During Lent in 2015, I decided to read each chapter dedicated to a particular time in the liturgical calendar in that corresponding season.  {i.e. Lent in Lent, Easter, Advent, etc.}
Discovering L’Engle’s words afresh were pure gift for me in this year that has held numerous challenges, unexpected heartbreak, and a waiting season such as I have never experienced. 
It was Advent when I first sat down to write this post. Not only was I waiting for the “symbolic” moment to celebrate Christ’s birth, I’ve been sitting in a season of barrenness. Walking through months of infertility resulted in learning the news that I should never carry a child because of a rare blood disorder. Unreturned phone call after phone call to adoption agencies yielded little or no response. Multiple auditions at various theaters only resulted in rejection and continued unemployment.
Madeleine reminds me throughout this book of the unchangeable fact that God sometimes does his best work in me through these types of painful seasons.
“I am forced to accept that my best work has been born from pain; I am forced to see that my own continuing development involves pain. It is pain and weakness and constant failures which keep me from pride and help me to grow. The power of God is to be found in weakness, but it is God’s power.” (p. 34.)
An Irrational Season, indeed.
By the time you read these words, we will have moved into the season of Epiphany. Even the word itself glitters and shimmers with promise. I am grateful to be reminded by Madeleine that “a new year can begin only because the old year ends.” (p. 2.) No matter what fate has befallen me in the previous year, January always spreads out wide and open before me with no mistakes, and I believe that this time, this year, I can move closer, in all of it—the relationships, the artistry, the writing, the living—to deeper meaning and healing.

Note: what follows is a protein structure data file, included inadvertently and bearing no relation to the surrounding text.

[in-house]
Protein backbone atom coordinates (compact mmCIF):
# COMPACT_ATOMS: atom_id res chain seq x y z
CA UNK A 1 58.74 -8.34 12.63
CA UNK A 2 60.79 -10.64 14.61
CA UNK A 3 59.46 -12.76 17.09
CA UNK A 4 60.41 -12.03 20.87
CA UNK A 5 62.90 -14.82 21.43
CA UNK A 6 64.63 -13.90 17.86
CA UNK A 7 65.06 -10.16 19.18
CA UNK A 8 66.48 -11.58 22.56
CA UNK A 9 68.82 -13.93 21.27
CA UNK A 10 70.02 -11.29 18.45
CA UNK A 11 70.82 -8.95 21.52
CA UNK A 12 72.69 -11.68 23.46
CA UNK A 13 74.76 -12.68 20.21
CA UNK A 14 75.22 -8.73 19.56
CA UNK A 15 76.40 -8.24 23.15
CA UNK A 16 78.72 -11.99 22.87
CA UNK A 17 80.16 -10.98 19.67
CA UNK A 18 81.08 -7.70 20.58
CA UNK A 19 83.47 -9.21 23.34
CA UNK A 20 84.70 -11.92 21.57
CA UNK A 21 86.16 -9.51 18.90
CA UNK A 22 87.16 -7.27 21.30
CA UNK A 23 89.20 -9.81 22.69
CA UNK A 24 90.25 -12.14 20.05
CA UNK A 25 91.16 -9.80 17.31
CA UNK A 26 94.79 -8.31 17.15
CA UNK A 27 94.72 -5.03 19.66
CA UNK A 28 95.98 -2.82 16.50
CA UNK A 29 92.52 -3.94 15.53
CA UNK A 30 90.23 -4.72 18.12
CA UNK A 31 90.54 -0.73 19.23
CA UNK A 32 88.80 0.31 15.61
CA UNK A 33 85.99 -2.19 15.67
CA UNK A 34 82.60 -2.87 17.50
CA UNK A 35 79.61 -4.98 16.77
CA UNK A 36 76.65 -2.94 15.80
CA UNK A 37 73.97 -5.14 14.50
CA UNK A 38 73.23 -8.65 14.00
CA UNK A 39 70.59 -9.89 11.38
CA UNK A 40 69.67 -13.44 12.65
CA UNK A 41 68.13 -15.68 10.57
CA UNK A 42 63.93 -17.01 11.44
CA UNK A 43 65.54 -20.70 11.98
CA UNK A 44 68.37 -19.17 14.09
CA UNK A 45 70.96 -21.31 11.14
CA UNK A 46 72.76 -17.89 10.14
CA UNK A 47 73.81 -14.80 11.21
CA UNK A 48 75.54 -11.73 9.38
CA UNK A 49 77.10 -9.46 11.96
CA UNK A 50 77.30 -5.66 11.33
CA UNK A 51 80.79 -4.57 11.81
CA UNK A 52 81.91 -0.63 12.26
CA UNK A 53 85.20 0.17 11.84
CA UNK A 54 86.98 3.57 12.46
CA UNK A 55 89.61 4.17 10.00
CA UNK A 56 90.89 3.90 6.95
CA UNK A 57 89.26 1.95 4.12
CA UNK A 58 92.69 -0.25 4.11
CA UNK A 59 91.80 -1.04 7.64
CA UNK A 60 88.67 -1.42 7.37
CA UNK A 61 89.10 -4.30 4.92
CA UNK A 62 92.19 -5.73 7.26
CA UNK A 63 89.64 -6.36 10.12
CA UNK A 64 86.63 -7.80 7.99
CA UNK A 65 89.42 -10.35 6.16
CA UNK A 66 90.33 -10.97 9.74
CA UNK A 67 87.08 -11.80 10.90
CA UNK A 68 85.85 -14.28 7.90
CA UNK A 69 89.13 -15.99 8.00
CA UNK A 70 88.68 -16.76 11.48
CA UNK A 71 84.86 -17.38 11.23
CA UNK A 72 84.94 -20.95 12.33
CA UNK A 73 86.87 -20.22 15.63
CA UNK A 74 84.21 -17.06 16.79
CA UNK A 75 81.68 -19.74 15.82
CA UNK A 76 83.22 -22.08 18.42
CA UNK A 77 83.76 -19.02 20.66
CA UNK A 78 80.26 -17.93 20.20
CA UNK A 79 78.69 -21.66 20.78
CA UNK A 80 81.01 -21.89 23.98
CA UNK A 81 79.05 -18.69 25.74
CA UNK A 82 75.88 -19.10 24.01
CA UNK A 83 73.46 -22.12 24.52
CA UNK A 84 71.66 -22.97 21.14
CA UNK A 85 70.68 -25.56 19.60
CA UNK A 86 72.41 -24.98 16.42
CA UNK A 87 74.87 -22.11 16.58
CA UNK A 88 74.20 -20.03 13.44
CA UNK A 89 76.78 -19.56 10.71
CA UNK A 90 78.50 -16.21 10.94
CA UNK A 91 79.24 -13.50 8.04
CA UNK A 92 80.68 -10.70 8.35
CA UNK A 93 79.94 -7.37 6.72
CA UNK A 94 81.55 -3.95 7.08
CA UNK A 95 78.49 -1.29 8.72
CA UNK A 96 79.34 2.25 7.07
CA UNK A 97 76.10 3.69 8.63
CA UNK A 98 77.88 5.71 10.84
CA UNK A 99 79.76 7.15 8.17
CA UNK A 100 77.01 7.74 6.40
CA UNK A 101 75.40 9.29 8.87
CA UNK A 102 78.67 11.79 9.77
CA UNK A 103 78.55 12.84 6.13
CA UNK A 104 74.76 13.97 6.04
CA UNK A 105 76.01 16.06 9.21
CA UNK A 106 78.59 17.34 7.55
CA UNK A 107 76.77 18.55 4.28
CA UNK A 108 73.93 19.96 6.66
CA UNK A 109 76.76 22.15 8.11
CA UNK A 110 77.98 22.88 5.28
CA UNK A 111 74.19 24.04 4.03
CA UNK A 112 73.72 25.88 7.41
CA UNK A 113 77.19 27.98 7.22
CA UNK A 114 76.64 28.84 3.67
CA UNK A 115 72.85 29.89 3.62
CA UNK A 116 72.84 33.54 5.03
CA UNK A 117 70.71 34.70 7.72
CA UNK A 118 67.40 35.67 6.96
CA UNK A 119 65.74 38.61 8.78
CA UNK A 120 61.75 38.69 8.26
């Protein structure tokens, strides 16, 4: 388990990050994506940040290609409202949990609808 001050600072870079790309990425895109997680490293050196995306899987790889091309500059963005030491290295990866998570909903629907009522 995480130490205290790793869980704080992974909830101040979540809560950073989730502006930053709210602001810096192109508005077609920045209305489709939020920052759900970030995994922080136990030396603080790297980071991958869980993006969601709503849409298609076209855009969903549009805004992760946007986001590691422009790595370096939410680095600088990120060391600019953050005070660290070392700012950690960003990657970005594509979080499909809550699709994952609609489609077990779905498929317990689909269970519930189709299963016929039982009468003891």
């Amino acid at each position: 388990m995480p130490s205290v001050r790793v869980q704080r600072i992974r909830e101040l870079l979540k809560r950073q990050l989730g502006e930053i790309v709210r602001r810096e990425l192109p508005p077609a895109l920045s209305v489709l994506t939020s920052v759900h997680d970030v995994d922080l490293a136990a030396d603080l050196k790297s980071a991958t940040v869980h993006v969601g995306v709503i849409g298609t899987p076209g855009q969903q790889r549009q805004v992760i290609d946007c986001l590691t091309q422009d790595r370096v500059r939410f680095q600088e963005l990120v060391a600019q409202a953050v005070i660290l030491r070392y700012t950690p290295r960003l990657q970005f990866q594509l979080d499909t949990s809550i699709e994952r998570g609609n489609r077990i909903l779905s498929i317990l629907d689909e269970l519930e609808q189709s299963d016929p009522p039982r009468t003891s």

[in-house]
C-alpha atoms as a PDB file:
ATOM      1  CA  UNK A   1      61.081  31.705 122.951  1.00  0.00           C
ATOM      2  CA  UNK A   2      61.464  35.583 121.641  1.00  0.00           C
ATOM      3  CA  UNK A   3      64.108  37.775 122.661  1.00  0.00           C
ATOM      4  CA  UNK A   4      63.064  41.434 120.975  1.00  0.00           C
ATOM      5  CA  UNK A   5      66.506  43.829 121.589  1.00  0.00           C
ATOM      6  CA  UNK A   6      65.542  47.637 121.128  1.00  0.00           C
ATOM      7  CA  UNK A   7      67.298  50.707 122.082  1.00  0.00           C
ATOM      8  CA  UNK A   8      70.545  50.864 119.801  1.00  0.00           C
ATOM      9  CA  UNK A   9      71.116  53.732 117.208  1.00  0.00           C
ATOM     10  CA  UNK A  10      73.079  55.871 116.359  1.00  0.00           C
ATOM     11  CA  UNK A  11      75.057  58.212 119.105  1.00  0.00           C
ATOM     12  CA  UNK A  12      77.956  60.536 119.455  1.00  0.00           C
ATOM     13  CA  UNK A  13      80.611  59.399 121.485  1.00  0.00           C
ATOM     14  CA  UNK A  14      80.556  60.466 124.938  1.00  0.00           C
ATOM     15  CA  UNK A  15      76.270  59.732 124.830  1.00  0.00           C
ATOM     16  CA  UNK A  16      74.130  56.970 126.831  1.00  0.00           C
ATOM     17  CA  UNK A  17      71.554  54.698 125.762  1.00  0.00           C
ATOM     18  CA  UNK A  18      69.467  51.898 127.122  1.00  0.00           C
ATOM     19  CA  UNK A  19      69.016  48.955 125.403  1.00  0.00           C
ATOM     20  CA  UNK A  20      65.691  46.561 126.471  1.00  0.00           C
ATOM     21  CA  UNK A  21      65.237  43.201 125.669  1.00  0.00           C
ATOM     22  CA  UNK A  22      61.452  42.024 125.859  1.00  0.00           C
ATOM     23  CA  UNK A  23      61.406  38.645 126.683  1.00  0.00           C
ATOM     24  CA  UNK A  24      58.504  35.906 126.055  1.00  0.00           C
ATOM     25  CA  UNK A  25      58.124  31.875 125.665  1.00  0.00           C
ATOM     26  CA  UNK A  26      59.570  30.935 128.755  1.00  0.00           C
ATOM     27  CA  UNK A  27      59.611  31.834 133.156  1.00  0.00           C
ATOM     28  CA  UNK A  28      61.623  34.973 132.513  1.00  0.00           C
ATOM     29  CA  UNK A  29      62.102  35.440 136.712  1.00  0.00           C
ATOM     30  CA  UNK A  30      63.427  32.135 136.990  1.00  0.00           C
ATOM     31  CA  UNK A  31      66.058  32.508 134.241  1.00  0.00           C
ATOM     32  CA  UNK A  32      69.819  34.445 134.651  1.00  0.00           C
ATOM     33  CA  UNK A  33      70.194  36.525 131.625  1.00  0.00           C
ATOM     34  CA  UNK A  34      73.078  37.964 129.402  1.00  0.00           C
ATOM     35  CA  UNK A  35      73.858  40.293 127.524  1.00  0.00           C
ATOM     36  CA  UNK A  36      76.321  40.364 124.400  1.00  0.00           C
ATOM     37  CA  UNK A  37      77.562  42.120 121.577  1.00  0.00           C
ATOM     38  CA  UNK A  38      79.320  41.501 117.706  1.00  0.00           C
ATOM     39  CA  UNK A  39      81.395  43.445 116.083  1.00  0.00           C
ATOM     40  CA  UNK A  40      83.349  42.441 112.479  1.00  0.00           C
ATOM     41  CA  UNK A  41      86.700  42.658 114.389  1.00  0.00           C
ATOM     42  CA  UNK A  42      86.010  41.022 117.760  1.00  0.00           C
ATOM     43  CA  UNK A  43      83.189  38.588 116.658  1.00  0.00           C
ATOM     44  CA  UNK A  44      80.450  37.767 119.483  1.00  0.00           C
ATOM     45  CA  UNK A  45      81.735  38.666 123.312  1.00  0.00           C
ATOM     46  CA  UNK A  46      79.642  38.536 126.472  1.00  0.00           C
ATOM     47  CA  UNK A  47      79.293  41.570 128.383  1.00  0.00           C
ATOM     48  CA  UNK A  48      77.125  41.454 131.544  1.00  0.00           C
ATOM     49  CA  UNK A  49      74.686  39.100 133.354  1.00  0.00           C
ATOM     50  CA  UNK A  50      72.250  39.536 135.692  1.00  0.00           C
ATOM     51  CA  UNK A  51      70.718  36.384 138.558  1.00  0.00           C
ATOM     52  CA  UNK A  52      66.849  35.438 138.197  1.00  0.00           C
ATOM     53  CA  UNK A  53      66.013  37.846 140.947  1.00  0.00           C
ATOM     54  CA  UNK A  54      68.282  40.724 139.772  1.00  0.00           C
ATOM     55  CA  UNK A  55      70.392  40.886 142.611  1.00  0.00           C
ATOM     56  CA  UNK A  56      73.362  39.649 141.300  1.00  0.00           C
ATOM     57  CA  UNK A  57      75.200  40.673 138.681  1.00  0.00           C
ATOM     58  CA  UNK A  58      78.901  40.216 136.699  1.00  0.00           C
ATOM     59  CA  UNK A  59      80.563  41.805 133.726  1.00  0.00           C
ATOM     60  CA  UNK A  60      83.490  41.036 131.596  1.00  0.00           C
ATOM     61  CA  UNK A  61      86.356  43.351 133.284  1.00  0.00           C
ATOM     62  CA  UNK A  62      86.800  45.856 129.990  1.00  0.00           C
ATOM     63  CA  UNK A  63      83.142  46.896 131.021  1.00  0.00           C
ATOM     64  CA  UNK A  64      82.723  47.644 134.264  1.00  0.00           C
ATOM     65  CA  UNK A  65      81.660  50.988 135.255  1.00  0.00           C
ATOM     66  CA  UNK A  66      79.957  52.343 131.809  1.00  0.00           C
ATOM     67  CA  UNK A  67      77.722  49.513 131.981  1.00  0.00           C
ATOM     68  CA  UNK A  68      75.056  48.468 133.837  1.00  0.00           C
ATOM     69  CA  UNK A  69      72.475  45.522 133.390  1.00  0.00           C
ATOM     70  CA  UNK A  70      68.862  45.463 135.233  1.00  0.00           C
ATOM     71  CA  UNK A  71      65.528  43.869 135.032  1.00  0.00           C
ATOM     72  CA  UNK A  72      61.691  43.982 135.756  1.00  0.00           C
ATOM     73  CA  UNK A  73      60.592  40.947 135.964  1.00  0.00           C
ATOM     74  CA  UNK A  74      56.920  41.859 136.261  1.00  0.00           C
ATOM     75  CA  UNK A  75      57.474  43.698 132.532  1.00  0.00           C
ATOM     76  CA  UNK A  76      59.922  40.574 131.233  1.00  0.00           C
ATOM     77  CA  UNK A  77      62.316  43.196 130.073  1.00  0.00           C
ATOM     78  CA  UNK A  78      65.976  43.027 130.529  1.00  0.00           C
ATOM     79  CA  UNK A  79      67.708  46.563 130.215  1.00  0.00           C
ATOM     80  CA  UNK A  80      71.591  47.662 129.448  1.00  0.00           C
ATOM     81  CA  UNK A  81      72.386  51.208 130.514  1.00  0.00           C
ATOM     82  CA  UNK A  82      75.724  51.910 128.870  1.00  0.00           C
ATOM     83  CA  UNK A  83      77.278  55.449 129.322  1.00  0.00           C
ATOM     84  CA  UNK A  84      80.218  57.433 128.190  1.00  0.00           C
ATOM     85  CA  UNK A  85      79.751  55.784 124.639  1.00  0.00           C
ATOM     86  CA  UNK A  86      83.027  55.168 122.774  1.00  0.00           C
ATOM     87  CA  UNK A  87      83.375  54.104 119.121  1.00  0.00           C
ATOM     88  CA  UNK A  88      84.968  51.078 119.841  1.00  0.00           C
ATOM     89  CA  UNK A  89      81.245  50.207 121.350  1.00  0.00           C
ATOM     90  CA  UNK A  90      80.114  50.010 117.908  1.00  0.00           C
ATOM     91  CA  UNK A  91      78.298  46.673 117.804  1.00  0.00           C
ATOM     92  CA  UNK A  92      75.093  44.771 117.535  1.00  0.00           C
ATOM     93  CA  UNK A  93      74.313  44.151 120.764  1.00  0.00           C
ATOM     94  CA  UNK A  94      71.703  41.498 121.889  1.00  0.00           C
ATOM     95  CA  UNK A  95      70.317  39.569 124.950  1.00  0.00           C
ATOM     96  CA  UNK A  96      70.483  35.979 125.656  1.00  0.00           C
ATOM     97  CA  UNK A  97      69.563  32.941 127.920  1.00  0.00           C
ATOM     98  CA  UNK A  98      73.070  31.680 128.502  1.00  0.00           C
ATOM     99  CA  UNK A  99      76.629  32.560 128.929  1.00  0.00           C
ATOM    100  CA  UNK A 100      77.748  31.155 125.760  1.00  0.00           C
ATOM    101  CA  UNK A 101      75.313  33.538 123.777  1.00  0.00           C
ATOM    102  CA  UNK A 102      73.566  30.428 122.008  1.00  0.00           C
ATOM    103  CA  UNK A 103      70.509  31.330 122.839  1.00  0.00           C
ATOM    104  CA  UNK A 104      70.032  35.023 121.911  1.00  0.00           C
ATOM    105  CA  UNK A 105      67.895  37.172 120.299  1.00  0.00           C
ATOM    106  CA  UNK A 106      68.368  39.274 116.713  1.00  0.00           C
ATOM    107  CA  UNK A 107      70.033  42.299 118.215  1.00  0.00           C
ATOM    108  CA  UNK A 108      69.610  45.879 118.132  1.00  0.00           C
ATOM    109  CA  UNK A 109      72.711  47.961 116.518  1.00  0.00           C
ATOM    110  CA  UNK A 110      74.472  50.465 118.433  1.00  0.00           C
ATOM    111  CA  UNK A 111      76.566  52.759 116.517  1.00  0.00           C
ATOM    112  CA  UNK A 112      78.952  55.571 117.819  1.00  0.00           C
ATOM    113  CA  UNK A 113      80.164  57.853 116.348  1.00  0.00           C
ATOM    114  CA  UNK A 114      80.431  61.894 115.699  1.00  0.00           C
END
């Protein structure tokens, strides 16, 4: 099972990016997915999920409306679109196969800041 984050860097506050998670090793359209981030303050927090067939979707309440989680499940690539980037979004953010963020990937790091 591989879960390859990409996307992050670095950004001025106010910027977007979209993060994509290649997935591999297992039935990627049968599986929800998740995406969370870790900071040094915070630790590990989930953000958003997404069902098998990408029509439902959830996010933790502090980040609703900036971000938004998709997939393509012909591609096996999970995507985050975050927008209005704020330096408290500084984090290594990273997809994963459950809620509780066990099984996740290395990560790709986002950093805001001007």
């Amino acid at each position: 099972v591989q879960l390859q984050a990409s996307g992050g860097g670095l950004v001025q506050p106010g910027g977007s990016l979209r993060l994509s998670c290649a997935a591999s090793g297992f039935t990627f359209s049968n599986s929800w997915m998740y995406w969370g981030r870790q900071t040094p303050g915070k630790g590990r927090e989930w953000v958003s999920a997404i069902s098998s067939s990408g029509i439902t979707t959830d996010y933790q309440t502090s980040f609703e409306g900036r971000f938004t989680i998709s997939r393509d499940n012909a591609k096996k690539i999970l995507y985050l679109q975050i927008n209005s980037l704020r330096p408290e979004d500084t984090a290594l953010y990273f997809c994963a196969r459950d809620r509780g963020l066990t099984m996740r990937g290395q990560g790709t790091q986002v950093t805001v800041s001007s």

Madeleine reminds me to take my focus off of perfection and striving, and rest as I nestle into the hands of my beloved, my community and ultimately, my Maker and Creator.
Unclench your fists
Hold our your hands.
Take mine.
Let us hold each other.
Thus is his Glory 
Manifest. (p. 39)

Questions to Consider/For Reflection:

 **What aspects of this book resonated most deeply with you and why?
**One of the subjects Madeleine broached in this book is her writing process. If you are a writer, how did her words affect you?  Did they resonate? Did they help you figure out something specific and new about your writing process?

**Were you raised in a tradition where the liturgical calendar was used? Whether you answered yes or no, did this book help you understand the church calendar in a deeper way?

**So much of The Irrational Season is filled with stories of relationships in Madeleine’s life.  How do your own personal relationships draw you closer or farther from your walk with God?


Our March book is Between The World And Me by Ta-Nahesi Coates. Come back Wednesday March 2 for the introduction to this important book. The discussion post will be up Wednesday March 23.  As a reminder, there will not be a formal book discussion in February but we do have something special up our sleeves. You won’t want to miss out! Details coming soon in the Red Couch Facebook group.